Goldman Sachs Chief Executive David Solomon called WeWork's abandoned initial public offering (IPO) a great example of the listing process working on Tuesday, even if was "not as pretty as everybody would like it to be". Goldman was one of investment banks that would have led the IPO last year, after convincing the office space-sharing start-up it could improve on the $47 billion valuation in a private fundraising round it secured in January 2019.
The IPO was canceled after investors raised questions about WeWork's valuation and corporate governance arrangements that gave its co-founder Adam Neumann too much control. WeWork ended up facing a cash crunch, and was rescued by shareholder SoftBank Group Corp in October in a $9.5 billion deal that gave the Japanese group majority control.
"The banks were not valuing (WeWork). Banks give you a model. You say to the company, well, if you can prove to us that the model actually does what it does, then it's possible that the company is worth this in the public markets," Solomon said.
WeWork was considering a valuation of as low as $10 billion and $12 billion at the time it was preparing for an IPO in September, Reuters reported at the time.
Solomon told a conference panel at the annual meeting of the World Economic Forum (WEF) in Davos, Switzerland that the process worked because due diligence and feedback by potential IPO investors "ground it in reality."
While 2019 had promised to be a bumper year for IPOs, investor confidence fizzled out. Shares of some high-profile start-ups such as Uber Technologies Inc and Lyft Inc languished in the months following their listings. A few companies, such as WeWork, canceled their stock market debuts, because of investor pushback against their valuations.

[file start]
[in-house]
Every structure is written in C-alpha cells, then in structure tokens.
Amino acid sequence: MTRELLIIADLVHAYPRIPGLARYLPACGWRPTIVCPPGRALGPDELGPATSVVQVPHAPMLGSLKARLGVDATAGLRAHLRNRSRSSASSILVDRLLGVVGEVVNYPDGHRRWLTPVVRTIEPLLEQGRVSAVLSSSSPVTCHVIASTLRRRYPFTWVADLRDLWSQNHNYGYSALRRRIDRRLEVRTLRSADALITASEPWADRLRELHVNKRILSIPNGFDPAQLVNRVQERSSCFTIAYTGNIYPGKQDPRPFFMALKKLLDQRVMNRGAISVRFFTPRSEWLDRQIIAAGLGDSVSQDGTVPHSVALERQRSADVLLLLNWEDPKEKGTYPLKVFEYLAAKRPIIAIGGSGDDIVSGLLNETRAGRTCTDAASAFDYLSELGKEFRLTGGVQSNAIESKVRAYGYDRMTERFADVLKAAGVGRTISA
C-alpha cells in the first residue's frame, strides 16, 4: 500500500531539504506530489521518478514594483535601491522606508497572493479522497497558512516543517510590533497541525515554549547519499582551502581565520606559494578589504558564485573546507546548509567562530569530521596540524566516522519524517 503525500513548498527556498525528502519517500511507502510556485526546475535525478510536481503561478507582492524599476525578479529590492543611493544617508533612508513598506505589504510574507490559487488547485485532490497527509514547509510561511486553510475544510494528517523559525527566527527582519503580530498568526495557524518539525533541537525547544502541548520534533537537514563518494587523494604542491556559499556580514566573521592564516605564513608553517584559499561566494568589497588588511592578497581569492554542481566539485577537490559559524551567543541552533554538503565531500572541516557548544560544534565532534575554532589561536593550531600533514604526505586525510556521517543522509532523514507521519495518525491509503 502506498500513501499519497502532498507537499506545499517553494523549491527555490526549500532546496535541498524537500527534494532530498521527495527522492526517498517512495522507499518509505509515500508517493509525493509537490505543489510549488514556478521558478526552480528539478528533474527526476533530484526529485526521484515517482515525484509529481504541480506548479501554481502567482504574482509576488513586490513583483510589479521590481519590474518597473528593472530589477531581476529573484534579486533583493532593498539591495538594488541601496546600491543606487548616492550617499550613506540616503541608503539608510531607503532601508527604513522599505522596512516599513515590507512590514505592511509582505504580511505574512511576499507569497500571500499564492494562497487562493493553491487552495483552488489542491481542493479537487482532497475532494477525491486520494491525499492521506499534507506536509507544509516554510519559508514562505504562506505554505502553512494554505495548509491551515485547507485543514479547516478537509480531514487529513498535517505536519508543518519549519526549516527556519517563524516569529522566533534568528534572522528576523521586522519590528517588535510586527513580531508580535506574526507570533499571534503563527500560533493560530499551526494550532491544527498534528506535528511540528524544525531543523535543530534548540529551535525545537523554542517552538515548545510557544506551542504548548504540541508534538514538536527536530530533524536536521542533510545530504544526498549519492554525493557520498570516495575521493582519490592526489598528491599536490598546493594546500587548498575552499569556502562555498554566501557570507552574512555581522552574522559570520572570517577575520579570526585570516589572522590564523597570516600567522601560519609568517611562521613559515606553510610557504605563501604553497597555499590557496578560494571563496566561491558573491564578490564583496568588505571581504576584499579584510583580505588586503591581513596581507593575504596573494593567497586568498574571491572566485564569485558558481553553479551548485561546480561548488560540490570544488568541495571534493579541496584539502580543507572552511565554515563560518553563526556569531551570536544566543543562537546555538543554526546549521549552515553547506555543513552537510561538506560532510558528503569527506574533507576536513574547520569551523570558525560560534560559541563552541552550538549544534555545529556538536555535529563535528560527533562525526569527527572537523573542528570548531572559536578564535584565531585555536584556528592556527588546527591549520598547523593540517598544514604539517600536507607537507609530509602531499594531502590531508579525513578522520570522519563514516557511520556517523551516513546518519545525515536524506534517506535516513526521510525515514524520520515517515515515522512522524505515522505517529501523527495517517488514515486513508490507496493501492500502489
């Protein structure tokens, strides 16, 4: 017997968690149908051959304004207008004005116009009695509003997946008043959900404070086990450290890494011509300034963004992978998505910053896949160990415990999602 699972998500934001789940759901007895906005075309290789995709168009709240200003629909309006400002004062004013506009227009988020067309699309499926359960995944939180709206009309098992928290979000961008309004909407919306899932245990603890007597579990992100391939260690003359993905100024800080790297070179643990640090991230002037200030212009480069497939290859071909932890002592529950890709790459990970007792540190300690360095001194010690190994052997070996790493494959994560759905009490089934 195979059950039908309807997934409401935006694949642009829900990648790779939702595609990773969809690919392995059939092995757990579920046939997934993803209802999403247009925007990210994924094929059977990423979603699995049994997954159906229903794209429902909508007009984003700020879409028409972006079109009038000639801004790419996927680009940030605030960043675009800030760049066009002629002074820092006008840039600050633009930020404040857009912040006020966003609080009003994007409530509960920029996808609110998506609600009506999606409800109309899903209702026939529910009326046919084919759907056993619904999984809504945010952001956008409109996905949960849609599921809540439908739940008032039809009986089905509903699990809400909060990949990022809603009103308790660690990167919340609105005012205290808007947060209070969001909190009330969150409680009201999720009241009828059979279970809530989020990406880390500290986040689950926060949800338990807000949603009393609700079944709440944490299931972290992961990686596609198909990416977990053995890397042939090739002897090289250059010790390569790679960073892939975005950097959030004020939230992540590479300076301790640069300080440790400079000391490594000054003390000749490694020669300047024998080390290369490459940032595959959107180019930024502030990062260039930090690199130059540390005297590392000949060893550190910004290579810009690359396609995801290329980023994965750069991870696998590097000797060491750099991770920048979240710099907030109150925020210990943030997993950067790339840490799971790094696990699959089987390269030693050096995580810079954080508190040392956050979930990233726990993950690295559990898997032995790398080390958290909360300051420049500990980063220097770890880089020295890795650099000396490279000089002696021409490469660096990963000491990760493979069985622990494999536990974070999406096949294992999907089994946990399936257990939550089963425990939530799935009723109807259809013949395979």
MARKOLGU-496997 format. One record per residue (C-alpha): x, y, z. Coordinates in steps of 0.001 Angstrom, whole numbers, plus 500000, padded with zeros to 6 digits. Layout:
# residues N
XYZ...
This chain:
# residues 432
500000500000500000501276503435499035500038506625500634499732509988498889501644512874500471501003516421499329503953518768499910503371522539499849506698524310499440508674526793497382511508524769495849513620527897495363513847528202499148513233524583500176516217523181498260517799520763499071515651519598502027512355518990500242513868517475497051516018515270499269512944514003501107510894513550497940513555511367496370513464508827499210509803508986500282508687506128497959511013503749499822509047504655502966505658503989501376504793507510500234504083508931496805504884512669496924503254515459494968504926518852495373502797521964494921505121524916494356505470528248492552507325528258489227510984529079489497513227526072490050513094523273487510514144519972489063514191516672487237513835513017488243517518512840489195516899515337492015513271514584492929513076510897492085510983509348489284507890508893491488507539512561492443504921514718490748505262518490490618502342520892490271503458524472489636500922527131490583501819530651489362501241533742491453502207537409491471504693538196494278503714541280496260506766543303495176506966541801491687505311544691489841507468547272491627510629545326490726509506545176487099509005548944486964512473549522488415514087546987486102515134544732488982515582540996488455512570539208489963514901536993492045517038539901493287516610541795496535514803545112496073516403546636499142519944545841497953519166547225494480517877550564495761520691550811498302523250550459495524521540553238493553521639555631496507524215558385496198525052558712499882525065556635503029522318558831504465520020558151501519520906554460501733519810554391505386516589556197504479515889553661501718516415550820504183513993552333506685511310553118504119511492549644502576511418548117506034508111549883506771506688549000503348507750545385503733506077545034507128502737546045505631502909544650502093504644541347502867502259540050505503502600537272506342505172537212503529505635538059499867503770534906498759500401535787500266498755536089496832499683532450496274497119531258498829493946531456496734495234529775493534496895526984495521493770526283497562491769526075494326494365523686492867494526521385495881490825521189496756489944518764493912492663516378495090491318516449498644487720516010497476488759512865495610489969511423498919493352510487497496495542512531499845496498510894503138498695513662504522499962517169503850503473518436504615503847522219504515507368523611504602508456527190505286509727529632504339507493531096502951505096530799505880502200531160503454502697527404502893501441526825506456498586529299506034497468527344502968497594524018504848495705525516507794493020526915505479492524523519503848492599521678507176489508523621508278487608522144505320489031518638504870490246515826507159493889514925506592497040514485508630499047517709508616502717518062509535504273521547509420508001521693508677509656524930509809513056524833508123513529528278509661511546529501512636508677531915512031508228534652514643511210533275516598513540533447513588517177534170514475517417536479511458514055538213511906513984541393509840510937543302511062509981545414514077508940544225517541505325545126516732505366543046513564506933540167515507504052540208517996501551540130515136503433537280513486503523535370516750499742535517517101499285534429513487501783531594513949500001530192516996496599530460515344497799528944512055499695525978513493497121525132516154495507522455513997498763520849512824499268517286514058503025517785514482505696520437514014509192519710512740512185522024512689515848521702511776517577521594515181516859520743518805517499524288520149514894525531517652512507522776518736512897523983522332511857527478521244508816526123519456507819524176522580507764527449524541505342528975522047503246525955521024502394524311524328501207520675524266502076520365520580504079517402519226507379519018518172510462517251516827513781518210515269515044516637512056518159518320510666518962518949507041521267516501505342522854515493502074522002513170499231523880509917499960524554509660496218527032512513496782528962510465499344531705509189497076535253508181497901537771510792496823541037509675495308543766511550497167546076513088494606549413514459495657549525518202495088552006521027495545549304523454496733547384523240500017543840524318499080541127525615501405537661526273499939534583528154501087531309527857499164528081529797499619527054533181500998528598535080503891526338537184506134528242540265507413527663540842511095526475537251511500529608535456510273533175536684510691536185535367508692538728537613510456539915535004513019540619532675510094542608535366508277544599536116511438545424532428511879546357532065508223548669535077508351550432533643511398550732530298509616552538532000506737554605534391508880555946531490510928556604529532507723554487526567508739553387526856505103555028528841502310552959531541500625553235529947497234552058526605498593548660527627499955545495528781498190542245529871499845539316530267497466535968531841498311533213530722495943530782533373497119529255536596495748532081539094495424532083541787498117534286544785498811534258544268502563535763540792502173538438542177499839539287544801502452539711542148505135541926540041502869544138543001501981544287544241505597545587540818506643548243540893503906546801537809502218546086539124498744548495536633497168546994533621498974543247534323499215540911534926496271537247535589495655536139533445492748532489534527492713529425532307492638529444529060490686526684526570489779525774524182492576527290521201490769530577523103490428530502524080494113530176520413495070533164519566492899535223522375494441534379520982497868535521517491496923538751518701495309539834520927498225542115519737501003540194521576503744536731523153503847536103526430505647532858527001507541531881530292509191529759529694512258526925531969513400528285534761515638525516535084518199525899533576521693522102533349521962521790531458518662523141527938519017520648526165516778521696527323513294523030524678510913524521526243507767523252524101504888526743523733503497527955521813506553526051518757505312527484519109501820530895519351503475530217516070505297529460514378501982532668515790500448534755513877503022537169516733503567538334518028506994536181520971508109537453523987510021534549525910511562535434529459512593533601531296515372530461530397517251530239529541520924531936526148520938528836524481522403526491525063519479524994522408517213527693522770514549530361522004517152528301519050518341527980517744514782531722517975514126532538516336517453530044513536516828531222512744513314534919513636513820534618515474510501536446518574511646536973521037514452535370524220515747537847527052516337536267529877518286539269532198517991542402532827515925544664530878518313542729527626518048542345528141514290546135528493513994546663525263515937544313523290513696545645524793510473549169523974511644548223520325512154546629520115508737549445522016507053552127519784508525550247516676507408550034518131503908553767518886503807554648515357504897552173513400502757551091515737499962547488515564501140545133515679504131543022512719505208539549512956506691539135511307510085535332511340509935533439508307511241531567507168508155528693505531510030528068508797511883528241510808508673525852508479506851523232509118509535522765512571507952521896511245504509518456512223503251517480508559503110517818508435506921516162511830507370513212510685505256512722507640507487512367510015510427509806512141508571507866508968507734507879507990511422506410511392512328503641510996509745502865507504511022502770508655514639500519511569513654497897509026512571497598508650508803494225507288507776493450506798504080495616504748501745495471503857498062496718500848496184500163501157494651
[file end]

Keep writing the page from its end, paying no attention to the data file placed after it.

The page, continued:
"If you bought a package of all the IPOs that came to market in 2019 I think you returned 34% and outperformed the broader market a little bit. But there were companies that did not perform well and did not meet the expectations that were set," Solomon said.
Cheap money, driven by low interest rates, is pushing investors to take risks, and this has led them to overvalue some companies' growth projections and not focus on their underlying earnings, Solomon said.
Solomon added that the fact that Saudi Aramco's $29.4 billion IPO attracted primarily domestic, rather than international, investors last month was because the valuation pitched to them on the local exchange was not attractive enough.